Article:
CHARLOTTE, N.C. — Mecklenburg County gets about 400 cases of HIV a year, the highest among North Carolina’s 100 counties, and also leads the state in the number of cases of syphilis, a sexually-transmitted disease that can be a “portal” for HIV because people with syphilis are at high risk of getting HIV.
Working to help prevent HIV/AIDS and to provide services to people with the disease in the region is the Carolinas CARE Partnership.
Founded in 1990, the agency recently changed its name from the Regional HIV/AIDS Consortium to better reflect its focus on prevention, says Terry Ellington, executive director.
The group provides “comprehensive AIDS resources and education,” he says, and aims to focus on “partnering with other organizations and stakeholders and consumers in not only supporting people living with HIV/AIDS but also preventing HIV/AIDS for those who may be at risk.”
Operating with an annual budget of just over $2 million and a staff of 12 employees, Carolinas CARE Partnership serves about 2,500 people a year through programs that focus on housing, training, women’s health, counseling and testing.
Most of the programs are funded with federal, state or local grants, with contributed income accounting for about 7 percent of overall revenue.
The agency, for example, provides direct housing for roughly 30 families in Mecklenburg and eight other counties through a rental-voucher program.
It also will train 100 to 150 professionals throughout the state this year who provide services to people with HIV/AIDS, down from 500 last year because a multi-year state grant ended.
The agency had been providing HIV/ADS case-management training to service providers who work at nonprofit and public agencies throughout the state under the contract, which totaled nearly $100,000, through the state Medicaid program.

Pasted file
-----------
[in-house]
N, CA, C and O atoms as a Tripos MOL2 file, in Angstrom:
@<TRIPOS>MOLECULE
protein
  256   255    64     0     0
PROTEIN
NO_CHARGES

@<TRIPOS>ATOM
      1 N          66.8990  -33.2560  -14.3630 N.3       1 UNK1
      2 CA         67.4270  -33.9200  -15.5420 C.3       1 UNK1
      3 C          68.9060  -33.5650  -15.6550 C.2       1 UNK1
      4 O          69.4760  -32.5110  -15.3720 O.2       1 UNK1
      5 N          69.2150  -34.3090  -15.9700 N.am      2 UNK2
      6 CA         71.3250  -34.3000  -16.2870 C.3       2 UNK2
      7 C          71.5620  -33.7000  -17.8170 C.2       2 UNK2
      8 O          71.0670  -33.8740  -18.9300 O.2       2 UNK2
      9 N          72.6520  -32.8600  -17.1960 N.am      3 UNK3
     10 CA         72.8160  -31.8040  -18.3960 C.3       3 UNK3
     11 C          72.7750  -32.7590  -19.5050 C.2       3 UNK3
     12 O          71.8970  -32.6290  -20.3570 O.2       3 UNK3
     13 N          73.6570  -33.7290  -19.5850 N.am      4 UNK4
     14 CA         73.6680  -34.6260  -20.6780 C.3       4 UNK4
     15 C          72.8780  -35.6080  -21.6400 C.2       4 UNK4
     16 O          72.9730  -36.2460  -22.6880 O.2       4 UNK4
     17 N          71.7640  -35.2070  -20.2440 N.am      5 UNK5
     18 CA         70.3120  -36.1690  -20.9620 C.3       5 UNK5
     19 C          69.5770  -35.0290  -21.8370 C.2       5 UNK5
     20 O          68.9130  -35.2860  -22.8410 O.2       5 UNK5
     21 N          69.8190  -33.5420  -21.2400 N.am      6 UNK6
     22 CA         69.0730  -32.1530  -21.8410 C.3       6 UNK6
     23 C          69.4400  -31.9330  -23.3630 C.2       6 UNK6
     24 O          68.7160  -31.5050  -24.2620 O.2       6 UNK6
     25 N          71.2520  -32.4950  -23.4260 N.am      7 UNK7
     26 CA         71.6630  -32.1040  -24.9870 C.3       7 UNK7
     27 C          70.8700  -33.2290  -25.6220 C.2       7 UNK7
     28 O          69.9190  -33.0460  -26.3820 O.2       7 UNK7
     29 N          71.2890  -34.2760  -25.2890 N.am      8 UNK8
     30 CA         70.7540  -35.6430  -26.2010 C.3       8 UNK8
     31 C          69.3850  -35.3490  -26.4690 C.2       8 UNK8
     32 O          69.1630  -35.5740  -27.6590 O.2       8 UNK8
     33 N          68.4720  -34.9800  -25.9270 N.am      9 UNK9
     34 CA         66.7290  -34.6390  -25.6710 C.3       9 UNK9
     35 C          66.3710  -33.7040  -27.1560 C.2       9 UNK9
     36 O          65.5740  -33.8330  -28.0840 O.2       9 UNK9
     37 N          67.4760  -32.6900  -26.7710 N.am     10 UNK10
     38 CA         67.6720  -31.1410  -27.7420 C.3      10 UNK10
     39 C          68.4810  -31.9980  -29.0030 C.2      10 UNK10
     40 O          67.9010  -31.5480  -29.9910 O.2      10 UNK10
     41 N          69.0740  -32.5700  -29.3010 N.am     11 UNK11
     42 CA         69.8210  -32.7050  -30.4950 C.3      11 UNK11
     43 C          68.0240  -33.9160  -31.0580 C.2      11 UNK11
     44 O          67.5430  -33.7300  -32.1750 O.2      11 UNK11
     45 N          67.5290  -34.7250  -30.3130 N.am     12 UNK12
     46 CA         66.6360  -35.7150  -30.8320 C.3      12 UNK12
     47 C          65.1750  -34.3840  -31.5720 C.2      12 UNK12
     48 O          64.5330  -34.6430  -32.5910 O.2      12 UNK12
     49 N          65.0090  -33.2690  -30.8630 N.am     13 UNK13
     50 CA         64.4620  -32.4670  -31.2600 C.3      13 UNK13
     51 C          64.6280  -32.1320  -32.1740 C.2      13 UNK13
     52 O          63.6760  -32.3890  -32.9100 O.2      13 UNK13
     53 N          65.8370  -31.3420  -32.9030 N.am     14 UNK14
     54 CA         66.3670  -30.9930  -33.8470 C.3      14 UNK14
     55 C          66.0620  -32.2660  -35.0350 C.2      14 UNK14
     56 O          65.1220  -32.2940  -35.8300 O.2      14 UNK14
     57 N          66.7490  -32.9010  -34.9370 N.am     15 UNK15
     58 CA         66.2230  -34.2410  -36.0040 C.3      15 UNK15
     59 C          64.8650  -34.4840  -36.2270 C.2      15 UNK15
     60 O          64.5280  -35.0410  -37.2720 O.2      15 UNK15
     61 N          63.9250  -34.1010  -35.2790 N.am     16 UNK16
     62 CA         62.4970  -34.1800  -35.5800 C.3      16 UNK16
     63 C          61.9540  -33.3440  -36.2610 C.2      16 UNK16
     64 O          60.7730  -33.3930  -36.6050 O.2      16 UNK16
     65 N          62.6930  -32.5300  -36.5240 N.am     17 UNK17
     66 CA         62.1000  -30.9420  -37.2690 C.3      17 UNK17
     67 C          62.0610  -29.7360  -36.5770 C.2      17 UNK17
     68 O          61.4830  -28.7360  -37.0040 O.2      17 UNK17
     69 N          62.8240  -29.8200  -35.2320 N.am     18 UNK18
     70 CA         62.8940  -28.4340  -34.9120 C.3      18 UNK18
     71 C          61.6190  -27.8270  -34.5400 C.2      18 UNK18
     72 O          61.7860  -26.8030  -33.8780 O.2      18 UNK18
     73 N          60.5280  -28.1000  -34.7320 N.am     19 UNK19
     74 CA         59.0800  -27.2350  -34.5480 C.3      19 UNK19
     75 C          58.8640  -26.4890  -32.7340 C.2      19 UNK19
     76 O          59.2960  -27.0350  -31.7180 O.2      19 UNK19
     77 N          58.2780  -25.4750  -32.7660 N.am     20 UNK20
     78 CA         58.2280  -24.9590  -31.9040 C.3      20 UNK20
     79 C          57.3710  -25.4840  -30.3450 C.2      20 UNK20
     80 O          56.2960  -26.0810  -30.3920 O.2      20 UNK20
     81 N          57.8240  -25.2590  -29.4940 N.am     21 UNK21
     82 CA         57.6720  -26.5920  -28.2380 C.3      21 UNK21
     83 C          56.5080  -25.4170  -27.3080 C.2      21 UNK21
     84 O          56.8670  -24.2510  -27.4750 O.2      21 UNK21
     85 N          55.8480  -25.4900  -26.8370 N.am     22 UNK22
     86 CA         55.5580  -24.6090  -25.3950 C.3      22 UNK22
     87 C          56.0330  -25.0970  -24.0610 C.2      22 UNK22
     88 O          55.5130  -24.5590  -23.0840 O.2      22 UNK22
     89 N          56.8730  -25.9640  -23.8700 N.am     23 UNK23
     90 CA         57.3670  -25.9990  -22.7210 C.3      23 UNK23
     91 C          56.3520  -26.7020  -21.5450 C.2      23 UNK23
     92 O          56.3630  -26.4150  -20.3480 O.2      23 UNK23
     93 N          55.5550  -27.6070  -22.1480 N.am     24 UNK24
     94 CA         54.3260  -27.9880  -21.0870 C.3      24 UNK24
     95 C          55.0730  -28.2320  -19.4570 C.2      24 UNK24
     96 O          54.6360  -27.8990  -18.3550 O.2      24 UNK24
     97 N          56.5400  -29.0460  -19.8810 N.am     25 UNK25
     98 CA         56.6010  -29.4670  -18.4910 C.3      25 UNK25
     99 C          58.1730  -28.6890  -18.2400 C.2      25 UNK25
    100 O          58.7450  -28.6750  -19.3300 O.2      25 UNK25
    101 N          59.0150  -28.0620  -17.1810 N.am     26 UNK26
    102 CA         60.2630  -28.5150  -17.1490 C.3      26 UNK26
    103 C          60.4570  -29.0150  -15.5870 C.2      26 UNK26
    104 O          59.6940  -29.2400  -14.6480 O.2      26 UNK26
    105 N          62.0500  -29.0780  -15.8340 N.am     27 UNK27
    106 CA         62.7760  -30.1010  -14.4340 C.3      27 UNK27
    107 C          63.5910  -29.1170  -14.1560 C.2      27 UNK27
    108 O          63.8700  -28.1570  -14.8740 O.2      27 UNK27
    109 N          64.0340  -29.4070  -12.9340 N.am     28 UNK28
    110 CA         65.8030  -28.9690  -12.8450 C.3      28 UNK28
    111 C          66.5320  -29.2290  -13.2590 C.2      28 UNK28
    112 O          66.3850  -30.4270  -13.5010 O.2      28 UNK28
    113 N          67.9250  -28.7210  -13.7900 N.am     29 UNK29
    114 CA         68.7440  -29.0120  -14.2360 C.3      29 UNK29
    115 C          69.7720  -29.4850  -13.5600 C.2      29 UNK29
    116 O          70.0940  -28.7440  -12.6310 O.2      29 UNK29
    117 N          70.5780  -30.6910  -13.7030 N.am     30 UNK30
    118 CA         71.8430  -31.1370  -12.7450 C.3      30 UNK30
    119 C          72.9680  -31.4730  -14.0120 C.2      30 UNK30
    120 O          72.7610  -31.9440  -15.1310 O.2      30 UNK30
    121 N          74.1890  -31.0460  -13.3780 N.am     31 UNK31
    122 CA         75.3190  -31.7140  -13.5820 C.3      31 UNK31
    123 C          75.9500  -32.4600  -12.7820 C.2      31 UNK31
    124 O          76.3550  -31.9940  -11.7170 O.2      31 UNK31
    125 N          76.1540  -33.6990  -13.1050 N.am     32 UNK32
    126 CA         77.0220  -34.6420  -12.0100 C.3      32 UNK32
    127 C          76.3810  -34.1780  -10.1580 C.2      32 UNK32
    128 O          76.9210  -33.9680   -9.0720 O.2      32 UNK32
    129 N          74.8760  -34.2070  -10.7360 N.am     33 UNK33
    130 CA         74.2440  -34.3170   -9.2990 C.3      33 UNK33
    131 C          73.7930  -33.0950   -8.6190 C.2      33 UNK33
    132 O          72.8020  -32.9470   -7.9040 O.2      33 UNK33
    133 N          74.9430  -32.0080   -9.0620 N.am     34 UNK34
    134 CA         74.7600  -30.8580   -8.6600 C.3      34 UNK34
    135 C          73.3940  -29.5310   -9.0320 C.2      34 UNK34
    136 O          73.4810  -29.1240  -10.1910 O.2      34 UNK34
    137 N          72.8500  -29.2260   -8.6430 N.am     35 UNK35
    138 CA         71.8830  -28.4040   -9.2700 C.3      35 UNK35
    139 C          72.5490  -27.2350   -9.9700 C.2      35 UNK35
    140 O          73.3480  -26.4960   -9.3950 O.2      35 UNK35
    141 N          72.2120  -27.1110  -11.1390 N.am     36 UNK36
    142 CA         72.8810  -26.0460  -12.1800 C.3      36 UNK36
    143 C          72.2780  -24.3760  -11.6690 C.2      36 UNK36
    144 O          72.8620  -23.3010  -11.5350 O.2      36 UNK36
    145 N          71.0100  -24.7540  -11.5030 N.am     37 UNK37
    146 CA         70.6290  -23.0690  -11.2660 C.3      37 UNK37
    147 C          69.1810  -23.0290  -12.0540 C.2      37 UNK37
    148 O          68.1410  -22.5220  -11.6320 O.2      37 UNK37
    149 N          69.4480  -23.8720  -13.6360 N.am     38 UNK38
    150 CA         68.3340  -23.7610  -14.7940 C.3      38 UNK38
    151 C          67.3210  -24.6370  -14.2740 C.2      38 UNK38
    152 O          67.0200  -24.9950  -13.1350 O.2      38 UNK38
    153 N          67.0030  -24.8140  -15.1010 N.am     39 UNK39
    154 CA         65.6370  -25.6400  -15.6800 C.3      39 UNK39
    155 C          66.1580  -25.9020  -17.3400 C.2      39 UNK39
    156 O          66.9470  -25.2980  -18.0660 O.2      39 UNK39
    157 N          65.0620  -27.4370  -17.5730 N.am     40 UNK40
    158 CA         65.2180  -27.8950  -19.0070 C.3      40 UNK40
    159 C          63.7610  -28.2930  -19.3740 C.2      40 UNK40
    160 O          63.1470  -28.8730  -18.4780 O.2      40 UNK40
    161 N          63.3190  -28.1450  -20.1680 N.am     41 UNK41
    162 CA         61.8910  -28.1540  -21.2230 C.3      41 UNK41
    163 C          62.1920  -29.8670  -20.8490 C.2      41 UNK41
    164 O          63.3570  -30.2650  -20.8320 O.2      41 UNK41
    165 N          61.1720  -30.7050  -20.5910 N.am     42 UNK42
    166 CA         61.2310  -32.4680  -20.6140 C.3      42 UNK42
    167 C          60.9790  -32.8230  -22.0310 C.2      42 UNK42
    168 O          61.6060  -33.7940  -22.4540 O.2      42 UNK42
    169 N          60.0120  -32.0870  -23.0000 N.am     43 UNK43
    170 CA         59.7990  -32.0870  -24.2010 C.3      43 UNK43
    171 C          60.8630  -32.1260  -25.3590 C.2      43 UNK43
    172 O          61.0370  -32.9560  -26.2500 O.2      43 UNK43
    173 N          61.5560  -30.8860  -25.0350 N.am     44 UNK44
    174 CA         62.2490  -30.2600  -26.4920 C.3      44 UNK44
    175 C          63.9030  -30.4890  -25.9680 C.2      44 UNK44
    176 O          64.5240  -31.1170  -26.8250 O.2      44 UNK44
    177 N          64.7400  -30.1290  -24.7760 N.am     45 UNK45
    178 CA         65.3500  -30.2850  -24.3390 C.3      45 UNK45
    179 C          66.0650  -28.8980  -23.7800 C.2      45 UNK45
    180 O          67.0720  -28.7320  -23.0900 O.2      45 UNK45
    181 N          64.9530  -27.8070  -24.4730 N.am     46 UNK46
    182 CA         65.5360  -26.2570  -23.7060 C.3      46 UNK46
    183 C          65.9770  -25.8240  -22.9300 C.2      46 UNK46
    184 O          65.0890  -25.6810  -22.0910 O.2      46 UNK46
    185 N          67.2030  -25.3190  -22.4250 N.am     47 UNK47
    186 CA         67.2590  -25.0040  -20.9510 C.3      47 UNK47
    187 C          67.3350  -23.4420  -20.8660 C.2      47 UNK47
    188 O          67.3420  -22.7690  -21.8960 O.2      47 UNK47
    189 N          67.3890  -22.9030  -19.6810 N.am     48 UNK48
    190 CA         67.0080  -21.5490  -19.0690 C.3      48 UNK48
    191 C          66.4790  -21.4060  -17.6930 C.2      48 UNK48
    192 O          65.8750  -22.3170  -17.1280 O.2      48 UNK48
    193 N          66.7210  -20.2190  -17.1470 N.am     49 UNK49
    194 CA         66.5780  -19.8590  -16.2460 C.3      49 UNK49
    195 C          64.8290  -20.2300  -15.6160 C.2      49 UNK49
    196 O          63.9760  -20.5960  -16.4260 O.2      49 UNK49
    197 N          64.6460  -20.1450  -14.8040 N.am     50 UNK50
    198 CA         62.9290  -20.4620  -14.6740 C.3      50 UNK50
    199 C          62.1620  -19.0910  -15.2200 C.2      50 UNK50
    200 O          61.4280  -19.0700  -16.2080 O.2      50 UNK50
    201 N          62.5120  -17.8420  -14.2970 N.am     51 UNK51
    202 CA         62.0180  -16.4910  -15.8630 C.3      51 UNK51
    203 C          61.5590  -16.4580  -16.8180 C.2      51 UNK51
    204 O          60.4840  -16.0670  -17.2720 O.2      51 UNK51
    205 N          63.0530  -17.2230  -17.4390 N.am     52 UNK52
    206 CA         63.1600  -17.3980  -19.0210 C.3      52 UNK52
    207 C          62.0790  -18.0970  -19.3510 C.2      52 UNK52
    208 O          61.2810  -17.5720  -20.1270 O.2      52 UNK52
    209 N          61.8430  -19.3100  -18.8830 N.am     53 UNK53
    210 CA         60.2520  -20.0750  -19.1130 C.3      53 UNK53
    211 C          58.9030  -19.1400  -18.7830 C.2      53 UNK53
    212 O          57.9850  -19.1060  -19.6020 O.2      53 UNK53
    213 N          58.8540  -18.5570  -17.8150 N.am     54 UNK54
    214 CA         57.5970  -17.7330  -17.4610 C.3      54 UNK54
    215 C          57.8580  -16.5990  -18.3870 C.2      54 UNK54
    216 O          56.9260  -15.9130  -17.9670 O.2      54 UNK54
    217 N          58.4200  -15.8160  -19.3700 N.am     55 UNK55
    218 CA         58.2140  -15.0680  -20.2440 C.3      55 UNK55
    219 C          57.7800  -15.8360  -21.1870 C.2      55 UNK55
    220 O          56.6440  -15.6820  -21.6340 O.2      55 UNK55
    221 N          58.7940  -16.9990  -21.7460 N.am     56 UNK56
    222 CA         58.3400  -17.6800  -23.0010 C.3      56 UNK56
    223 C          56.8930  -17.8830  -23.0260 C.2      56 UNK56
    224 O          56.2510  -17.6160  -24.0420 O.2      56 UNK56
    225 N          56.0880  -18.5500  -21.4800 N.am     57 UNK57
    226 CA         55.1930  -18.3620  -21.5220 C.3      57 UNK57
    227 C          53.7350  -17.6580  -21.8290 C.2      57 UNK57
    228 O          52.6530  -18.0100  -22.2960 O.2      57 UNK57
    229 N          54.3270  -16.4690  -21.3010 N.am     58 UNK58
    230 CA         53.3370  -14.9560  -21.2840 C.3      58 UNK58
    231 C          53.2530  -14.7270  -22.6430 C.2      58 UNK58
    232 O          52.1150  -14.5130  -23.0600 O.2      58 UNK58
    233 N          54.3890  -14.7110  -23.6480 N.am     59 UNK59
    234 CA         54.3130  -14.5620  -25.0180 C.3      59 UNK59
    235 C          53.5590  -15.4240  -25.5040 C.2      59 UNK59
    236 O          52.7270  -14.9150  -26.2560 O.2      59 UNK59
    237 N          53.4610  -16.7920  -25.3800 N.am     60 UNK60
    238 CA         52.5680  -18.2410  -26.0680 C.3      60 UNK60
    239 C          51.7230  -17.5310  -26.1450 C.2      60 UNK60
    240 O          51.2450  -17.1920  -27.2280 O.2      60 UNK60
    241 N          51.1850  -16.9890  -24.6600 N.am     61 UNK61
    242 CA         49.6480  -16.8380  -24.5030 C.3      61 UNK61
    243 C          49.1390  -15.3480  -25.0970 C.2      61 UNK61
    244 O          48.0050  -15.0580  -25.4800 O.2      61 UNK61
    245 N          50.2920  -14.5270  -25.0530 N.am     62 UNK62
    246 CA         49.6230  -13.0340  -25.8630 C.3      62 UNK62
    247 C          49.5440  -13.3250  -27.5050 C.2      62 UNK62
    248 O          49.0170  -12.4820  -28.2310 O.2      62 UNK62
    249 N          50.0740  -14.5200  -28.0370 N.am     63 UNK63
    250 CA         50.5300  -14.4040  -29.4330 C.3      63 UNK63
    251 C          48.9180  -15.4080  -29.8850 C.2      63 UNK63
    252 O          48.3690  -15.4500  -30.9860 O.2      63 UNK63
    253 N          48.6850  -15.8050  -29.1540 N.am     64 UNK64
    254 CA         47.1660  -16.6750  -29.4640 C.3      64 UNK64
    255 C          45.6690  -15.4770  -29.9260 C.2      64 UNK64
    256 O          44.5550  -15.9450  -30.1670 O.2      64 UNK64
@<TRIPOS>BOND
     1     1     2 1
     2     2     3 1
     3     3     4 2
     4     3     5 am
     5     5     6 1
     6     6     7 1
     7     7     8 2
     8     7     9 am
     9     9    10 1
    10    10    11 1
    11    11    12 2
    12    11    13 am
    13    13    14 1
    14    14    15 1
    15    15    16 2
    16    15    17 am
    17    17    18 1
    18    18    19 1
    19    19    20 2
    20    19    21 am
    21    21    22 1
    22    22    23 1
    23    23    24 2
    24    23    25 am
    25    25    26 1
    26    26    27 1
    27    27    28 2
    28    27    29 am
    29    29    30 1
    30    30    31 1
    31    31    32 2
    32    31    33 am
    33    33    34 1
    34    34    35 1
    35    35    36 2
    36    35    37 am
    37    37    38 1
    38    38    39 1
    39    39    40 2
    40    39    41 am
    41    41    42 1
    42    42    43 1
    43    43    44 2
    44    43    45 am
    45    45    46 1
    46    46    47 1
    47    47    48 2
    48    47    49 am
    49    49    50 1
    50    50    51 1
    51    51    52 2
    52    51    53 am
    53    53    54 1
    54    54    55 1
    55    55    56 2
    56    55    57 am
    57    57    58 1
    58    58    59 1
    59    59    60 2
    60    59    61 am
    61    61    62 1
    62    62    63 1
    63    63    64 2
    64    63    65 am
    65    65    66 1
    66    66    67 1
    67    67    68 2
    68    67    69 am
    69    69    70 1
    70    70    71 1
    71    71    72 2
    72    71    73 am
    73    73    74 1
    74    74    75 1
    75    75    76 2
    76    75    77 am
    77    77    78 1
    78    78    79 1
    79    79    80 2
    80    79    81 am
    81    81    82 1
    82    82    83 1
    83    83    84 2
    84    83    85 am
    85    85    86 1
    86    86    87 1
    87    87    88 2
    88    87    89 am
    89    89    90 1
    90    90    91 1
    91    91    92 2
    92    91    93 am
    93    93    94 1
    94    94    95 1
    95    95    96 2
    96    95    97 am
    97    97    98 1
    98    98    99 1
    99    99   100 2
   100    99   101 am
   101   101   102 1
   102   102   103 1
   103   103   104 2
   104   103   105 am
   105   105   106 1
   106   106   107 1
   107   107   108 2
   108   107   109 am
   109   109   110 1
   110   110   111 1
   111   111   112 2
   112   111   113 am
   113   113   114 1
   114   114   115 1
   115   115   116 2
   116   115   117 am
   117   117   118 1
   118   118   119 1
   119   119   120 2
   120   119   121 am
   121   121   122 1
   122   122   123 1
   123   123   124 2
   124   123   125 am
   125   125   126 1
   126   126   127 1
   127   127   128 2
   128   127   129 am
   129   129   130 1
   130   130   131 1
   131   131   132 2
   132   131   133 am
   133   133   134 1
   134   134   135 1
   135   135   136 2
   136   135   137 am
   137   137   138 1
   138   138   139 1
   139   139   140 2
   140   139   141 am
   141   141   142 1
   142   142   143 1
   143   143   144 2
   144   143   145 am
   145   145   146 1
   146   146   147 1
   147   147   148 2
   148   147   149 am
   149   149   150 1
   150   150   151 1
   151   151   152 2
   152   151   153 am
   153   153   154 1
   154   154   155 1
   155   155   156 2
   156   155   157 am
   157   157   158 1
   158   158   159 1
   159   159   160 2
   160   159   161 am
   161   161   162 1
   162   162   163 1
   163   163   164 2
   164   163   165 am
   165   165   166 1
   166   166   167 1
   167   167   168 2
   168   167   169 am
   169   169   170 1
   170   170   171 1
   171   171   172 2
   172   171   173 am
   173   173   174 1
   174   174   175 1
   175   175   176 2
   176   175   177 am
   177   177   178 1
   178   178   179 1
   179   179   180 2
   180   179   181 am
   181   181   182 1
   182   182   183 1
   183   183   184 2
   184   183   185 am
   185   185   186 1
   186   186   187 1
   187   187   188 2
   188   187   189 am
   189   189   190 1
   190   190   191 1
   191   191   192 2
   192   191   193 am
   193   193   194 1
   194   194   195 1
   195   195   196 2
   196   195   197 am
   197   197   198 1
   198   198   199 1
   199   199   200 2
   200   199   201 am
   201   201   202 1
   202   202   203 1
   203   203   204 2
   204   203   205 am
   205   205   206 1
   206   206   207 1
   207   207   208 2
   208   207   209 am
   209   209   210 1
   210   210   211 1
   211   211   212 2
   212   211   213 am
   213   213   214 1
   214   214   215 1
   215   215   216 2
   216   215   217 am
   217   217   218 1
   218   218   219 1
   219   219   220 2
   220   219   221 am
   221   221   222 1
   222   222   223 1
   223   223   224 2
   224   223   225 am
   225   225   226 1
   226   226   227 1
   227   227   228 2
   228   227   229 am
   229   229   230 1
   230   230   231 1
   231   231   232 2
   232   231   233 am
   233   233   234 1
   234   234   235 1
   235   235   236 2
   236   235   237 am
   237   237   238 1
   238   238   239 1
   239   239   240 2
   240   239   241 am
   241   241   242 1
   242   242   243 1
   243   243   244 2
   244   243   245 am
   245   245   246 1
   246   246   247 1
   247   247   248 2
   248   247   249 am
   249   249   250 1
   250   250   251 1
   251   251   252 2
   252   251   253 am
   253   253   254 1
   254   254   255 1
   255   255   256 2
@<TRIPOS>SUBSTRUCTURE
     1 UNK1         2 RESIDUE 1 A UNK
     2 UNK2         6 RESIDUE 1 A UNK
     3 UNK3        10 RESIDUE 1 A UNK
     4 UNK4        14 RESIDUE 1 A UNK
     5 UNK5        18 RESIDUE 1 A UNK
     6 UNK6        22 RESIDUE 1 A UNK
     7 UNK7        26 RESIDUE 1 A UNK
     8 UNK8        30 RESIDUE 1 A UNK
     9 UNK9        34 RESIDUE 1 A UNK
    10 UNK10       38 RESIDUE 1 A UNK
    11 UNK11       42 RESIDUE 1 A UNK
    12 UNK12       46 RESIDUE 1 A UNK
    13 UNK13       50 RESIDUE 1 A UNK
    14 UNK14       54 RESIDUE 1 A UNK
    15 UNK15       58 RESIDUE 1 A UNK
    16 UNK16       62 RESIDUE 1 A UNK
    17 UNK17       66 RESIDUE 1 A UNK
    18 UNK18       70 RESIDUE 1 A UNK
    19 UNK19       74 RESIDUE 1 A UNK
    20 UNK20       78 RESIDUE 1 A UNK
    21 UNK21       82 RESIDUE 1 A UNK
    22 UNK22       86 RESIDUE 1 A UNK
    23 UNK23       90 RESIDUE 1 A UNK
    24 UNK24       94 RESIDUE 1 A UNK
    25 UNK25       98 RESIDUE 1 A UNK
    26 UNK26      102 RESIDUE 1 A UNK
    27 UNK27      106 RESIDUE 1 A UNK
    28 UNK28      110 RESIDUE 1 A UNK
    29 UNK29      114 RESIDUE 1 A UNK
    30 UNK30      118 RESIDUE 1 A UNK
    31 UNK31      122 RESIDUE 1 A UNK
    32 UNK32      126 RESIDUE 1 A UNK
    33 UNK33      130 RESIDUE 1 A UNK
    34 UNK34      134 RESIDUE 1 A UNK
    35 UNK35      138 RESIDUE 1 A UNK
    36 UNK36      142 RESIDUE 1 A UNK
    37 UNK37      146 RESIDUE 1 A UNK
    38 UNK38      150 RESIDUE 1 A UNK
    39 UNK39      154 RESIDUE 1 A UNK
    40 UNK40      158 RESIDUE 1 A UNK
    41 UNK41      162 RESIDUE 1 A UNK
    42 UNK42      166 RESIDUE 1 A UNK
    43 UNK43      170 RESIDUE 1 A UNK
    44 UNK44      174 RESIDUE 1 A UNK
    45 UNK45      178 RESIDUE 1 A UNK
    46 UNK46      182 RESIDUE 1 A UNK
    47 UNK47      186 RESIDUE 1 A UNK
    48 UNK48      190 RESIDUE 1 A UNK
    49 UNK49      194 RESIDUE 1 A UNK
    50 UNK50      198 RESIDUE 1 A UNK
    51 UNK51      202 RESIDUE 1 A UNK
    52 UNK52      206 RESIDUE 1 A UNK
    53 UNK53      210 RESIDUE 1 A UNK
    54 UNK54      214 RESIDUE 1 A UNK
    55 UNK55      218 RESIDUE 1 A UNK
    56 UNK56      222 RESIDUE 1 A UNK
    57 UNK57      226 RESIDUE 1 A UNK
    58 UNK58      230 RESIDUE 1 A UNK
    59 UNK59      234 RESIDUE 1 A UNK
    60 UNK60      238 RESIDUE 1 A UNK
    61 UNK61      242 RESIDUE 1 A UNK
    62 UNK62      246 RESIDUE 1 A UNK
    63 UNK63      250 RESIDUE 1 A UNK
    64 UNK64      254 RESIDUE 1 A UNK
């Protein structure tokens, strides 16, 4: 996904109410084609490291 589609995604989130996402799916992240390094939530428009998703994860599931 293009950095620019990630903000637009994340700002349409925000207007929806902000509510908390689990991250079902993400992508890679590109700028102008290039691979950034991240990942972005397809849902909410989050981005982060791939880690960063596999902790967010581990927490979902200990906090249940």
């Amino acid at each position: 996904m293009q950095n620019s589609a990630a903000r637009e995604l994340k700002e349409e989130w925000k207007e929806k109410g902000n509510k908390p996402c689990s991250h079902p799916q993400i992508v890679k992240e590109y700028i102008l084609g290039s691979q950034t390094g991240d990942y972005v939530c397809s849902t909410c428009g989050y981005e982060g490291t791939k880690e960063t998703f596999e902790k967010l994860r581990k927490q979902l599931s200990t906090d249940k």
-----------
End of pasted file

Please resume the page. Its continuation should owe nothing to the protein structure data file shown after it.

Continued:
A separate program provides free HIV prevention education to 160 African-American women who live in rural counties, and provided counseling and testing for over 1,000 people at substance-abuse centers and at non-traditional sites such as homeless shelters, churches and nightclubs.
And in a partnership with the Center for Health Policy at Duke University, the Carolinas CARE Partnership coordinates mental-health services that local counselors in Mecklenburg County provide for 38 individuals with HIV in their homes.
Ellington says the agency during the economic crisis has been able to avoid cutting jobs and spending because its grant funding has been relatively stable.
Still, he says, demand for services has grown, in part because the state has reduced funding and tightened eligibility requirements for a program that provides financial assistance to help people with HIV/AIDS pay for drugs.
“As more individuals became unemployed,” Ellington says, “that waiting list has become longer and longer.”
HIV/AIDS prevention will continue to be a priority for the Carolina CARES Partnership, particularly among young gay men of color, Ellington says.
“Because HIV and syphilis rates have really impacted the minority gay community, we will continue our efforts to provide HIV prevention to men who have sex with men” and with young transgender persons of color.
The agency remains committed to its original mission of fostering and ensuring a regional approach to prevent the spread of HIV and AIDS, he says, and to “meet with compassion and dignity the needs of those affected by the disease.”